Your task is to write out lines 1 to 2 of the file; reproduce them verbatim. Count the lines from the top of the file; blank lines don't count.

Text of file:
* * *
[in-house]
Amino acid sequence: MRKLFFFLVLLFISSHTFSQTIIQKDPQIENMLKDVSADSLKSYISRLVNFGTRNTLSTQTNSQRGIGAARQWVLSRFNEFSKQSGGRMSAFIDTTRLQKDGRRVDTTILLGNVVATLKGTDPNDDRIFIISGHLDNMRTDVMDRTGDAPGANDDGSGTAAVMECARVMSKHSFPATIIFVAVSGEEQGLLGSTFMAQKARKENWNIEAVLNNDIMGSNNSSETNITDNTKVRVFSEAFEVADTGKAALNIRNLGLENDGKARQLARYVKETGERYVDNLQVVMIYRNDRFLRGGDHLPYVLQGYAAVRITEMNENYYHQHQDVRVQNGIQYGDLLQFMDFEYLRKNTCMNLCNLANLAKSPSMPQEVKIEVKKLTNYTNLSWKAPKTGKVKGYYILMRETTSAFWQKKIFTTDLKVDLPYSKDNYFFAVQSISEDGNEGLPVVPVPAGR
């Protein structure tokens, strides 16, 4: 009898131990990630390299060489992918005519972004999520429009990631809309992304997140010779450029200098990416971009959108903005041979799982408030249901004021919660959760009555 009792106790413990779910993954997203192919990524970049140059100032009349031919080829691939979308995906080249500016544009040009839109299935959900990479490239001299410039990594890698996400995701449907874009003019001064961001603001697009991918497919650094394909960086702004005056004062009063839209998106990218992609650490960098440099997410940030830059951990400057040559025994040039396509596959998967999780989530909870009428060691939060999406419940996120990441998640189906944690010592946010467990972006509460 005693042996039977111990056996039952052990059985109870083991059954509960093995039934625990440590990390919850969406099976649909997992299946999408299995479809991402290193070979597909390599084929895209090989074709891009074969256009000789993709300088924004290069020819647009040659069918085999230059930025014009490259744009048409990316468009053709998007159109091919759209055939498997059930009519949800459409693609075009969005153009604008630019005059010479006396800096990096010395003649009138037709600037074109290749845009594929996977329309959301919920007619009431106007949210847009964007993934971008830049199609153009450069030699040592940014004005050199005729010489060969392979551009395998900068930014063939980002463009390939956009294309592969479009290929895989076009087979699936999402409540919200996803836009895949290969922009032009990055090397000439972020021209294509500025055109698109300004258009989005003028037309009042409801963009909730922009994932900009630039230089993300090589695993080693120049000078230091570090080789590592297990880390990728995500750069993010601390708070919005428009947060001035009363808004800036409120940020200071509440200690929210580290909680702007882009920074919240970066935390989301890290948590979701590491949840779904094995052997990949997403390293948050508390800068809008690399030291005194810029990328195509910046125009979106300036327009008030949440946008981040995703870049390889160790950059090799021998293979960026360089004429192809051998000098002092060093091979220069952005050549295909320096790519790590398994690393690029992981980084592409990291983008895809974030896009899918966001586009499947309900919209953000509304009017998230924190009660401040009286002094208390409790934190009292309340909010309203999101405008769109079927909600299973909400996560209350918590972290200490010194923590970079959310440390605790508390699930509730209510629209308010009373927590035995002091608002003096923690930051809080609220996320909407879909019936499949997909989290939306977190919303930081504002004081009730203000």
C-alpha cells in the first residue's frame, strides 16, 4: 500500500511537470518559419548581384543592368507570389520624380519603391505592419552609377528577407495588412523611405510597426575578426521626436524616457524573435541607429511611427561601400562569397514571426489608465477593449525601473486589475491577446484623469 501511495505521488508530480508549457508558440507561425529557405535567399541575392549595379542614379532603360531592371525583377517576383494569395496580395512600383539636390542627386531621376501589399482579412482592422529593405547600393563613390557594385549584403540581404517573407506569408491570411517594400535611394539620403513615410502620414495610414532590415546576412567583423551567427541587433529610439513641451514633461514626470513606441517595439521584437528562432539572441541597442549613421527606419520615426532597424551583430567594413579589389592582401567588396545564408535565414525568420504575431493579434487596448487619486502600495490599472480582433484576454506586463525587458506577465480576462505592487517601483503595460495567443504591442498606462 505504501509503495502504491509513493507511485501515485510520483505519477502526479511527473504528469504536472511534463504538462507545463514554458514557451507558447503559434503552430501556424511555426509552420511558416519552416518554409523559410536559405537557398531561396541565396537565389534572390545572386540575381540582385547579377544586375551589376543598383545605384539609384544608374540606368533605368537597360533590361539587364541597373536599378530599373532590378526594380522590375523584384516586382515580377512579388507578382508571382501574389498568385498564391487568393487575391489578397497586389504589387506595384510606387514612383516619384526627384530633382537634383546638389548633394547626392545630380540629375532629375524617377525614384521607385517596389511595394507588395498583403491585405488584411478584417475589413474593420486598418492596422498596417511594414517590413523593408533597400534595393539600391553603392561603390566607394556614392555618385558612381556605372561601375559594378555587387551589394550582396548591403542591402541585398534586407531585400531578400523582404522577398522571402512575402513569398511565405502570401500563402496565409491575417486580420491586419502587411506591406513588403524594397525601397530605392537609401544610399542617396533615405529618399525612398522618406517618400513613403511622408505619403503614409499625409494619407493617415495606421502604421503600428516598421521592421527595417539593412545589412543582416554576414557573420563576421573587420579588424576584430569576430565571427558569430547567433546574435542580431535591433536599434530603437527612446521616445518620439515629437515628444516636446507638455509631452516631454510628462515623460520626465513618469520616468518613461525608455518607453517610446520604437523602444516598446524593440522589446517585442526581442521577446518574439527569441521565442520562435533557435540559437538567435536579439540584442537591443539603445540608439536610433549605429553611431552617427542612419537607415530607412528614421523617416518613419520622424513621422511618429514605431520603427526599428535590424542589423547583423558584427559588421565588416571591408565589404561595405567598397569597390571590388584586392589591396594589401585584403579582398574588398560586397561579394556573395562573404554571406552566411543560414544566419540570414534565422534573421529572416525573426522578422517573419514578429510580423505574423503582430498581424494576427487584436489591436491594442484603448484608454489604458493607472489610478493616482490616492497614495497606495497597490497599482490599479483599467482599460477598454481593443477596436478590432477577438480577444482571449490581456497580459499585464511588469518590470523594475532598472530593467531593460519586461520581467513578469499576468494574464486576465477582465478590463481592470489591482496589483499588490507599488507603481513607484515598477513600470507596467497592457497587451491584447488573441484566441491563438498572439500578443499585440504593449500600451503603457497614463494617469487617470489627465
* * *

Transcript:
[in-house]
Amino acid sequence: MRKLFFFLVLLFISSHTFSQTIIQKDPQIENMLKDVSADSLKSYISRLVNFGTRNTLSTQTNSQRGIGAARQWVLSRFNEFSKQSGGRMSAFIDTTRLQKDGRRVDTTILLGNVVATLKGTDPNDDRIFIISGHLDNMRTDVMDRTGDAPGANDDGSGTAAVMECARVMSKHSFPATIIFVAVSGEEQGLLGSTFMAQKARKENWNIEAVLNNDIMGSNNSSETNITDNTKVRVFSEAFEVADTGKAALNIRNLGLENDGKARQLARYVKETGERYVDNLQVVMIYRNDRFLRGGDHLPYVLQGYAAVRITEMNENYYHQHQDVRVQNGIQYGDLLQFMDFEYLRKNTCMNLCNLANLAKSPSMPQEVKIEVKKLTNYTNLSWKAPKTGKVKGYYILMRETTSAFWQKKIFTTDLKVDLPYSKDNYFFAVQSISEDGNEGLPVVPVPAGR